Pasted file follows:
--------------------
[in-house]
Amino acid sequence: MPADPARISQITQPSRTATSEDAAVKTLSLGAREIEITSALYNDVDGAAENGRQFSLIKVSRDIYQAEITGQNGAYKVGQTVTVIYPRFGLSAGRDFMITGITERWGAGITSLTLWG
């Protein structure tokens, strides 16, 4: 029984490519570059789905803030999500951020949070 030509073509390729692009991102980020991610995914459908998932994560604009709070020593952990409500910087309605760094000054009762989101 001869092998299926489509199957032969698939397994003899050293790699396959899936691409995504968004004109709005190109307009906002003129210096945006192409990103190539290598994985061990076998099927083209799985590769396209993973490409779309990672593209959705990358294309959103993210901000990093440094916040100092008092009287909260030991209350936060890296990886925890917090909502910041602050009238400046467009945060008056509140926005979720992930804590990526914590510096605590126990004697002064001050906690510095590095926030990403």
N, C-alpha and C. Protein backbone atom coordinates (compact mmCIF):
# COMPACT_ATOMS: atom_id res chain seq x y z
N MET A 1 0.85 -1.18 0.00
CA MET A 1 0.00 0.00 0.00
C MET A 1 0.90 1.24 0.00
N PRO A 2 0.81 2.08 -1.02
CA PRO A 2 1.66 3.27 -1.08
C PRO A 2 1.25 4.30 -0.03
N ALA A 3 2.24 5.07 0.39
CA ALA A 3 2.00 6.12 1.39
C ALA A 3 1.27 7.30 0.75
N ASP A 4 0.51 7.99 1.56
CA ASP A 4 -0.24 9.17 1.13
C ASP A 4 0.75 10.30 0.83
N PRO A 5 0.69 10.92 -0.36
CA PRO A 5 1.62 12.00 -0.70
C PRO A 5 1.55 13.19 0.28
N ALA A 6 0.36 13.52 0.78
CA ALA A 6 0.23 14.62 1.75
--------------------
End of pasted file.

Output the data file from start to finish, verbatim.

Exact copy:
[in-house]
Amino acid sequence: MPADPARISQITQPSRTATSEDAAVKTLSLGAREIEITSALYNDVDGAAENGRQFSLIKVSRDIYQAEITGQNGAYKVGQTVTVIYPRFGLSAGRDFMITGITERWGAGITSLTLWG
């Protein structure tokens, strides 16, 4: 029984490519570059789905803030999500951020949070 030509073509390729692009991102980020991610995914459908998932994560604009709070020593952990409500910087309605760094000054009762989101 001869092998299926489509199957032969698939397994003899050293790699396959899936691409995504968004004109709005190109307009906002003129210096945006192409990103190539290598994985061990076998099927083209799985590769396209993973490409779309990672593209959705990358294309959103993210901000990093440094916040100092008092009287909260030991209350936060890296990886925890917090909502910041602050009238400046467009945060008056509140926005979720992930804590990526914590510096605590126990004697002064001050906690510095590095926030990403």
N, C-alpha and C. Protein backbone atom coordinates (compact mmCIF):
# COMPACT_ATOMS: atom_id res chain seq x y z
N MET A 1 0.85 -1.18 0.00
CA MET A 1 0.00 0.00 0.00
C MET A 1 0.90 1.24 0.00
N PRO A 2 0.81 2.08 -1.02
CA PRO A 2 1.66 3.27 -1.08
C PRO A 2 1.25 4.30 -0.03
N ALA A 3 2.24 5.07 0.39
CA ALA A 3 2.00 6.12 1.39
C ALA A 3 1.27 7.30 0.75
N ASP A 4 0.51 7.99 1.56
CA ASP A 4 -0.24 9.17 1.13
C ASP A 4 0.75 10.30 0.83
N PRO A 5 0.69 10.92 -0.36
CA PRO A 5 1.62 12.00 -0.70
C PRO A 5 1.55 13.19 0.28
N ALA A 6 0.36 13.52 0.78
CA ALA A 6 0.23 14.62 1.75